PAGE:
Mastering technical vision using the example of Bioloid STEM and HaViMo2.0


    Good afternoon, dear readers of Habr! With this article, I open a series of publications on robotics. The main directions of the topics of the articles will be a description of the practical implementations of various tasks - from the simplest programming of robots, to the implementation of navigation and autonomous behavior of the robot in various conditions. The main goal of these articles is to show and teach how to easily solve a particular applied problem, or how to quickly adapt your robotic kit to specific conditions. I will try to use affordable and widespread kits on the market so that many of you can use my solutions and refine them for your own purposes. We hope that these articles will be useful both to students of various educational institutions, and teachers of robotics.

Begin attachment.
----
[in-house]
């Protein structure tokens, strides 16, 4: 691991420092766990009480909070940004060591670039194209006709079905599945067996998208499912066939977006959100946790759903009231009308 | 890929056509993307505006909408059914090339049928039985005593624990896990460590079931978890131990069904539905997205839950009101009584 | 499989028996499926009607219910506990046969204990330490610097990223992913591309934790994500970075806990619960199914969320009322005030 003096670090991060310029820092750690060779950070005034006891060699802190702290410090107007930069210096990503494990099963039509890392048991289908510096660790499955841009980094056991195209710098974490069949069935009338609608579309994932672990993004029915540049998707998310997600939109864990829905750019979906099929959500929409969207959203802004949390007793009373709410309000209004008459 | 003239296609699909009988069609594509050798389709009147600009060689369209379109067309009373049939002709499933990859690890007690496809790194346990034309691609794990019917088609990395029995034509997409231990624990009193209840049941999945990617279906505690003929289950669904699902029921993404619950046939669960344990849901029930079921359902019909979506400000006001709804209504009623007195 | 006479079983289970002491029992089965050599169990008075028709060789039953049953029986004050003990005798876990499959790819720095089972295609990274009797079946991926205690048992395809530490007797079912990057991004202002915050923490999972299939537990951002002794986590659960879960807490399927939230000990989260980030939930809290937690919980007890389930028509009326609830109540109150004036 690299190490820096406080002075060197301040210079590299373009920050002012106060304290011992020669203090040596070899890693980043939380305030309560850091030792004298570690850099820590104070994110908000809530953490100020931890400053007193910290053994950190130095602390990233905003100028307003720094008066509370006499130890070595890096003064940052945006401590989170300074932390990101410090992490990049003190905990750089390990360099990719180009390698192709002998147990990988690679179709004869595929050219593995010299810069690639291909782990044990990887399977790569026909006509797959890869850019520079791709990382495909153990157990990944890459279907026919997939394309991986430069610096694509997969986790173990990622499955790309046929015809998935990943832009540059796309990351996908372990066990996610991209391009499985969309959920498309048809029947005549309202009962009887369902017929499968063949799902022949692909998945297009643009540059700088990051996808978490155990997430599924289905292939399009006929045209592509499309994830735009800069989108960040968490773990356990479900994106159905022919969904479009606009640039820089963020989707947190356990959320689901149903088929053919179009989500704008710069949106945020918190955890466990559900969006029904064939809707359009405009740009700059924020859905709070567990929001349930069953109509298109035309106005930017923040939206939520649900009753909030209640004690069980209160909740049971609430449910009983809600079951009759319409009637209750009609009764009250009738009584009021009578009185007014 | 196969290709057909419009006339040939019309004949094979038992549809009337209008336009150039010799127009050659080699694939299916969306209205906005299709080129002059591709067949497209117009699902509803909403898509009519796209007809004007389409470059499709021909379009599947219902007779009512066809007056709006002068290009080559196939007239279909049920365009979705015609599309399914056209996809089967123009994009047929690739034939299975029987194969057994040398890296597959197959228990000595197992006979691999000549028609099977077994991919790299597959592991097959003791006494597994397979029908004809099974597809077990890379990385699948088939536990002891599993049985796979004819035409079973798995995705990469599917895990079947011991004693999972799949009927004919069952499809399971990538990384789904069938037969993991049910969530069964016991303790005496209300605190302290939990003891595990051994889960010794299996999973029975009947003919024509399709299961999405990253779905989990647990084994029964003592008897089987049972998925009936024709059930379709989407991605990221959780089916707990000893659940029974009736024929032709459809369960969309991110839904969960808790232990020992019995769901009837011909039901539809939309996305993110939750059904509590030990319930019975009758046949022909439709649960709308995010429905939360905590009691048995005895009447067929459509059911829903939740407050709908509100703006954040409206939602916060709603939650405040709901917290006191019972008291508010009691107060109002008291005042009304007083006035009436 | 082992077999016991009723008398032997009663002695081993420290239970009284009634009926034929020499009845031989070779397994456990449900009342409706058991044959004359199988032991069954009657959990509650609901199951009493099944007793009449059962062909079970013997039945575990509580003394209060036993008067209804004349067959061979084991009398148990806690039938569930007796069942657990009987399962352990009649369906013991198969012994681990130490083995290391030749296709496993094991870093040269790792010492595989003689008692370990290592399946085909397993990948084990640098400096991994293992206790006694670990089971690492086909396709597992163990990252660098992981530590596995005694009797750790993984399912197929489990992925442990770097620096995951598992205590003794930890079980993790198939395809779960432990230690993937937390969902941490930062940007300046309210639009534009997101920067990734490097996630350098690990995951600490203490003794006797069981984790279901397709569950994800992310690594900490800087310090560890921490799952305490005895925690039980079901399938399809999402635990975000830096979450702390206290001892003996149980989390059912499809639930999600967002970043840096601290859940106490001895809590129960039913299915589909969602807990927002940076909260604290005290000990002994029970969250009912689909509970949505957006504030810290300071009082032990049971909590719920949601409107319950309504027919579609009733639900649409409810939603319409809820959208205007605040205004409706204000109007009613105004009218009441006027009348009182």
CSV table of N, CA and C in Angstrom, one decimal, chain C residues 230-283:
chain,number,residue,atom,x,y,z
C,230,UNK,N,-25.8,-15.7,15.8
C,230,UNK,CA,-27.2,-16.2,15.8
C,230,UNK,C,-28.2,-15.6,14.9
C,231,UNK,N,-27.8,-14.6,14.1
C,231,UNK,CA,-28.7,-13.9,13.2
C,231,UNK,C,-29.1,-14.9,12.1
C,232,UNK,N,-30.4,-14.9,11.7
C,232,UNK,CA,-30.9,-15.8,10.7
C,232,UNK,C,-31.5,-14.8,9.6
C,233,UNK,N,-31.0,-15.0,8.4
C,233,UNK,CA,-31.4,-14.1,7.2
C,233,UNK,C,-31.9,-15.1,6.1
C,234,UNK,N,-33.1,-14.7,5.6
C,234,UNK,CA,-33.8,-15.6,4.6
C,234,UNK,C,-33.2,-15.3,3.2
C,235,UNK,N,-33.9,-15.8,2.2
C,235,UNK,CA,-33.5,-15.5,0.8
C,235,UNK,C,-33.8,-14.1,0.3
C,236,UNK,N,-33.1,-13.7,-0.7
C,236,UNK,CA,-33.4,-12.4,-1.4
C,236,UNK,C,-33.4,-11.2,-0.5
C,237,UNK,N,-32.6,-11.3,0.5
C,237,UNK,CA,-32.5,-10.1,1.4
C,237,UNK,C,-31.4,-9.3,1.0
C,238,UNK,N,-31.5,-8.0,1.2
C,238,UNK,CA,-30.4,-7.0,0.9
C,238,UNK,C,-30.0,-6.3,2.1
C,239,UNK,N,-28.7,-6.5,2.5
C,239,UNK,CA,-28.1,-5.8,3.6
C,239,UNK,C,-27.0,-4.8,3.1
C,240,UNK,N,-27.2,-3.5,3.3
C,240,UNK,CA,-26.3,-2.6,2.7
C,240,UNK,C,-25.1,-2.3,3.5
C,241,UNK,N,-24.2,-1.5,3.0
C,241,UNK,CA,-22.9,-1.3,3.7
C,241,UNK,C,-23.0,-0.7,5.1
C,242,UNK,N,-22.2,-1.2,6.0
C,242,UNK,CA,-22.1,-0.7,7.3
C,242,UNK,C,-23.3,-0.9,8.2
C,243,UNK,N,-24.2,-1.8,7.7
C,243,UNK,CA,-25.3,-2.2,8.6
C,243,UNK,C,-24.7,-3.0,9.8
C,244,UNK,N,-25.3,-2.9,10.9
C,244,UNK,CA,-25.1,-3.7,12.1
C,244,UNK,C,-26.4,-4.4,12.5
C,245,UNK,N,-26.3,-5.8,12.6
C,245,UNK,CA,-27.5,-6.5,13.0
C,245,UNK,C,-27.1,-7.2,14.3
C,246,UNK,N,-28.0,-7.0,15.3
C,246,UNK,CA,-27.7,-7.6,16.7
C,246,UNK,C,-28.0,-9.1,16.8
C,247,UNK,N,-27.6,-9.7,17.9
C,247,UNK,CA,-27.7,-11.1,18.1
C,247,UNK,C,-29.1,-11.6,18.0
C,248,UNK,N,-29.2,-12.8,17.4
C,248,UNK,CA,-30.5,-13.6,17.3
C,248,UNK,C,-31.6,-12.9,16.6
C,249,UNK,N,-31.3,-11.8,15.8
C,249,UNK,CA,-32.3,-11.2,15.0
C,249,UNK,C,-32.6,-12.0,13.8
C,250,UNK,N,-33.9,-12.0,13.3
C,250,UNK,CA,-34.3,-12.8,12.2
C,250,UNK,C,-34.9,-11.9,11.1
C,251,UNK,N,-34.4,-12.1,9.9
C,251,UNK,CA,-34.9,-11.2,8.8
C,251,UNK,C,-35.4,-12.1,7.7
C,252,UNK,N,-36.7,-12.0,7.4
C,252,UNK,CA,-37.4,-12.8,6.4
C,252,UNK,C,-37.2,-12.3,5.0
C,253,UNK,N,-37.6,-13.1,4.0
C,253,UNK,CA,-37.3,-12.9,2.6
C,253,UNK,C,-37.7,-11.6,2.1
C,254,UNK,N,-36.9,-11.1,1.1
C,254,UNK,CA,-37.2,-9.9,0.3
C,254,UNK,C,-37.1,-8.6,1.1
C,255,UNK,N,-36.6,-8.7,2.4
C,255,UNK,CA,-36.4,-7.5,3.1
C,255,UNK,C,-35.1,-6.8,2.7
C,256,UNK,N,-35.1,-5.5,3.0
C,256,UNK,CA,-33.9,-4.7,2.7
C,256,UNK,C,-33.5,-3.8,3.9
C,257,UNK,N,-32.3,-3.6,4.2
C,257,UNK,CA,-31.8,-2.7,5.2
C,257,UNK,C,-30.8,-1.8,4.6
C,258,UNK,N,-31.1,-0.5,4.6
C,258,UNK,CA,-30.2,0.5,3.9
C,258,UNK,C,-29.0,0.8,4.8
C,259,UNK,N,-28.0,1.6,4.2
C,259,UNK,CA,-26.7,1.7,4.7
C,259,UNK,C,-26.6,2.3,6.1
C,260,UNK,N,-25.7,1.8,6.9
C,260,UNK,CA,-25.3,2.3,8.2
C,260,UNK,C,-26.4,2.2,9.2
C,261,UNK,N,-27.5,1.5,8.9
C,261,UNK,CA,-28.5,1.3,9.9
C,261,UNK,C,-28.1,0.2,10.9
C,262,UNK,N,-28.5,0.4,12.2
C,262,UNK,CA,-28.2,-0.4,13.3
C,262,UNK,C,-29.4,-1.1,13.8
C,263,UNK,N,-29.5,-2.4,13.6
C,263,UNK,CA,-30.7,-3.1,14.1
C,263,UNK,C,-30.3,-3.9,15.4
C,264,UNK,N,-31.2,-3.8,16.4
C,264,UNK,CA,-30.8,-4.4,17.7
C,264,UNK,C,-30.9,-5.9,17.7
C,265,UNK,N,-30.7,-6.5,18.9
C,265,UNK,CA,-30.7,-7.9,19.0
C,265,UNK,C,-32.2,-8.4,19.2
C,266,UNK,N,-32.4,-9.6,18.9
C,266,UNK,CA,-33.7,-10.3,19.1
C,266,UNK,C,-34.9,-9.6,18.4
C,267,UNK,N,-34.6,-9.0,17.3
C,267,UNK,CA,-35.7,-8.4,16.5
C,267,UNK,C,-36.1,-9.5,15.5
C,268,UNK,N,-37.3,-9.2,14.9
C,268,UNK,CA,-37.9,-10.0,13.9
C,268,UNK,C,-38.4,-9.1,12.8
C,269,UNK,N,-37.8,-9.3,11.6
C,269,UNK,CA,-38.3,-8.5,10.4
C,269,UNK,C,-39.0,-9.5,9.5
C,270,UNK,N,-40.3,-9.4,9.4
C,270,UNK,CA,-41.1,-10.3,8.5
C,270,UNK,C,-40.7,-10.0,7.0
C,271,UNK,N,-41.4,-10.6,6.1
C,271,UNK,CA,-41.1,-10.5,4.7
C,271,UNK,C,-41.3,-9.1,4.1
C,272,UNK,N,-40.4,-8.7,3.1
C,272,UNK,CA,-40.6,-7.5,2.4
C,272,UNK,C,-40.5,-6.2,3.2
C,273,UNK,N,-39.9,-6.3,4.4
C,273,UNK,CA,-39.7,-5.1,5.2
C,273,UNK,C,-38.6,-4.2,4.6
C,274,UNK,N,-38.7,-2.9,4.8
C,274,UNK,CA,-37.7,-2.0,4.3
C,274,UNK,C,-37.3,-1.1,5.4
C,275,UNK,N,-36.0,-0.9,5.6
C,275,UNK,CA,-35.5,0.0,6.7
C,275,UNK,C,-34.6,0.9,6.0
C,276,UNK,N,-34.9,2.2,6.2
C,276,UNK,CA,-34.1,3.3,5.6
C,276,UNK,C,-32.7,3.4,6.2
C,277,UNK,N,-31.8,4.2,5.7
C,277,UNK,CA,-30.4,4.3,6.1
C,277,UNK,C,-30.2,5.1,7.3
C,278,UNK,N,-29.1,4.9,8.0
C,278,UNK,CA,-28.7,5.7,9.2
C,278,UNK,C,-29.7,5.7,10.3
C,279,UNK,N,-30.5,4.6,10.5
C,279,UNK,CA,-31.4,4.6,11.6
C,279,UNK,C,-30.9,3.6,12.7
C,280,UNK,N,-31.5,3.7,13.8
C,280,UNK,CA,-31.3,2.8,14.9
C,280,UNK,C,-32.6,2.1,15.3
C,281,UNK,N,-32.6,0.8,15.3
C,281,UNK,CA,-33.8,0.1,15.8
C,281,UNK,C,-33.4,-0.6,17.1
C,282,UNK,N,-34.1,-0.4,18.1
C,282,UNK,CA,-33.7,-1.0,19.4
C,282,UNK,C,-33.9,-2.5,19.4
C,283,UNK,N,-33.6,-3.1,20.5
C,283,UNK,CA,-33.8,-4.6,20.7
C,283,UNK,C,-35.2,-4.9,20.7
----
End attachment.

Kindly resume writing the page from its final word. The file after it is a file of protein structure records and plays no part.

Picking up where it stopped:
Instead of the foreword

    The work of modern mobile robots is often associated with constant and active movement in a dynamic (subject to change) environment. Currently, due to the intensive robotization of the service sector, for example, the introduction of robocars in production, service robots for contacting people, there is a serious need to create robots that could not only be able to move along predefined routes and detect obstacles, but also classify them so that, if necessary, flexibly adapt to a changing environment. This problem can and should be solved using technical vision. In this paper, I propose to deal with the main points in the implementation of technical vision using the example of a machine from the Bioloid STEM robotic kit. and HaViMo2.0 cameras.